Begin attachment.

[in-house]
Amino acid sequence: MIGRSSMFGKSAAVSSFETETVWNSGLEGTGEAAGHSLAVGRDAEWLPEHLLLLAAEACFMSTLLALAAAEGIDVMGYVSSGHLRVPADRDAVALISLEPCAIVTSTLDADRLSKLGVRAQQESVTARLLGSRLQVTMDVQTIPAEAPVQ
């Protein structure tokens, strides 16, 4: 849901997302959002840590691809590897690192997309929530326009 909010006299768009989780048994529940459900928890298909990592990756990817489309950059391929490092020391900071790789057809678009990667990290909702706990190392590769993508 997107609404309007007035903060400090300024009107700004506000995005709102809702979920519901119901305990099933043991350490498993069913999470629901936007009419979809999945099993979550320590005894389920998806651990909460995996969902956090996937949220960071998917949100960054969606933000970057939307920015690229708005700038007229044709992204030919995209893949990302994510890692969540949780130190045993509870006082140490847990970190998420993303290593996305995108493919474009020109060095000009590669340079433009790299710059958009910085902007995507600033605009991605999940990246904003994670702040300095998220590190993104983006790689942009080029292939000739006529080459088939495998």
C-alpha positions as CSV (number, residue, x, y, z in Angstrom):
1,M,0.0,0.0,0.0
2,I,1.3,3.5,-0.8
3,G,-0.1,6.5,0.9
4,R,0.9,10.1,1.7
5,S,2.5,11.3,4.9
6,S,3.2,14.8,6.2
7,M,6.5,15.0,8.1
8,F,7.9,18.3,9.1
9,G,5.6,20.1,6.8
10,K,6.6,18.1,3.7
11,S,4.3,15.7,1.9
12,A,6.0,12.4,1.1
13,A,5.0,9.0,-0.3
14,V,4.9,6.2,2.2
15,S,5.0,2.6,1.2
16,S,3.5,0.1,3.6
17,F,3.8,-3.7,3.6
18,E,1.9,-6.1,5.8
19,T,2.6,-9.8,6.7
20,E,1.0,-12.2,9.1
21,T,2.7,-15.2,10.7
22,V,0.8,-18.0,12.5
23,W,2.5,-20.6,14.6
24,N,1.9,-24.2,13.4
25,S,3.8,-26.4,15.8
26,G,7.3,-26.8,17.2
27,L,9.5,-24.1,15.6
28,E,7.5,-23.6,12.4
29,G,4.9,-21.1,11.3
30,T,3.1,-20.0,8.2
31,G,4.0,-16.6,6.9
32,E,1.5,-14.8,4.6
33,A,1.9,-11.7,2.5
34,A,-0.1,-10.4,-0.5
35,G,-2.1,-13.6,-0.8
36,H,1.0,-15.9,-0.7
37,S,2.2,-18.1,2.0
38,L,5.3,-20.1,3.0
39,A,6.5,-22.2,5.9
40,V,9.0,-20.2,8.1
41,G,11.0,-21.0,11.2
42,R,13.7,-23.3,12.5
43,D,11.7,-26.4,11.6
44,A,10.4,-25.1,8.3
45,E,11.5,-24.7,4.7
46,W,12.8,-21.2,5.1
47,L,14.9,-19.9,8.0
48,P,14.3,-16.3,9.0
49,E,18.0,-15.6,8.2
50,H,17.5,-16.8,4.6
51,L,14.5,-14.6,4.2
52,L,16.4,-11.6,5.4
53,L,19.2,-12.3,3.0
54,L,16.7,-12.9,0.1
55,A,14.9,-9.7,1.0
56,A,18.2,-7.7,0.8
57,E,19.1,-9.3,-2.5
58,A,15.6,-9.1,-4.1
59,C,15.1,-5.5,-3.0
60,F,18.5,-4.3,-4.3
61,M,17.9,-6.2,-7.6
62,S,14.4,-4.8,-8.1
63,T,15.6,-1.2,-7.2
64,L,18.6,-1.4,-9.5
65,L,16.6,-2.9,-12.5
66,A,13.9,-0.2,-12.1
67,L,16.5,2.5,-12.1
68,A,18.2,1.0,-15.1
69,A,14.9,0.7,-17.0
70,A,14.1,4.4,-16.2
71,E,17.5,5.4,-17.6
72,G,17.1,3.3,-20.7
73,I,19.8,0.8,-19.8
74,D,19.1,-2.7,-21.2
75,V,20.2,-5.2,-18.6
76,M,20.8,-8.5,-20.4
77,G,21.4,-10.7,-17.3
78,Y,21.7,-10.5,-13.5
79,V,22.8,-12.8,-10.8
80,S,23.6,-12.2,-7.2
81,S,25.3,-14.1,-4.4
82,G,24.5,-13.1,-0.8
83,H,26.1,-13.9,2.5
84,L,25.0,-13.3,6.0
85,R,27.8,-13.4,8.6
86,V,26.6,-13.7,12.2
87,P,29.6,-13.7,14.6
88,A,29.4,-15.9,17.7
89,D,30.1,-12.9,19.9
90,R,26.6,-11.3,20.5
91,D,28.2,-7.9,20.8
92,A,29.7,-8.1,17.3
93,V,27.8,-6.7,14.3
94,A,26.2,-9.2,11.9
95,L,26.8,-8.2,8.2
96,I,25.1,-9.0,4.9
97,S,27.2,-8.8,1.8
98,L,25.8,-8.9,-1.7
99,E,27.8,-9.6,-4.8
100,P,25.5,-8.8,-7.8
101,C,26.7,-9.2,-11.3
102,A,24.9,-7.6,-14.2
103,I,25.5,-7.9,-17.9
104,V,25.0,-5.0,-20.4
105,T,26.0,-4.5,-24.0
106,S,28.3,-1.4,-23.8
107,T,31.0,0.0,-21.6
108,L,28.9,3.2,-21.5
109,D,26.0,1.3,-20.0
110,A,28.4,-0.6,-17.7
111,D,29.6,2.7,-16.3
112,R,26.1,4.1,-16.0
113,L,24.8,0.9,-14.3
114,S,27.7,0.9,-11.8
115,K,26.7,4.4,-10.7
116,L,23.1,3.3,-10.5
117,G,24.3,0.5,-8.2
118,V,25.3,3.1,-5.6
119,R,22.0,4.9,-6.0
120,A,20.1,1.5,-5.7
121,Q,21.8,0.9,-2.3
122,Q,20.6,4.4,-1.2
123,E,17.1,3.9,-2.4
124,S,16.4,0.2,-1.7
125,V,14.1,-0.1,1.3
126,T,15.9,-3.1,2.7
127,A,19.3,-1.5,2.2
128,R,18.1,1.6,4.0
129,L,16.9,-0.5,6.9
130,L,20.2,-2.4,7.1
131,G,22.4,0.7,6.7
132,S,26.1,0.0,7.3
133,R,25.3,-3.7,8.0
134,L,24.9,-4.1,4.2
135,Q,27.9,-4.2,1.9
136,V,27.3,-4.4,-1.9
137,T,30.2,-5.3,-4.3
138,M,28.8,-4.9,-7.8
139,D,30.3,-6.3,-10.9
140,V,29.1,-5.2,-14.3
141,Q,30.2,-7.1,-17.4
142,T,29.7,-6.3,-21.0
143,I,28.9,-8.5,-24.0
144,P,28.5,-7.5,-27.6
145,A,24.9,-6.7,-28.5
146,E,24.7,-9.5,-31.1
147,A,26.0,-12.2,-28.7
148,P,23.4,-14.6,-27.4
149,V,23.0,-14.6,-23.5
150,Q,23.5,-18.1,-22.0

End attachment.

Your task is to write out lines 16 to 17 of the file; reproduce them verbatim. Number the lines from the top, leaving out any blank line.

12,A,6.0,12.4,1.1
13,A,5.0,9.0,-0.3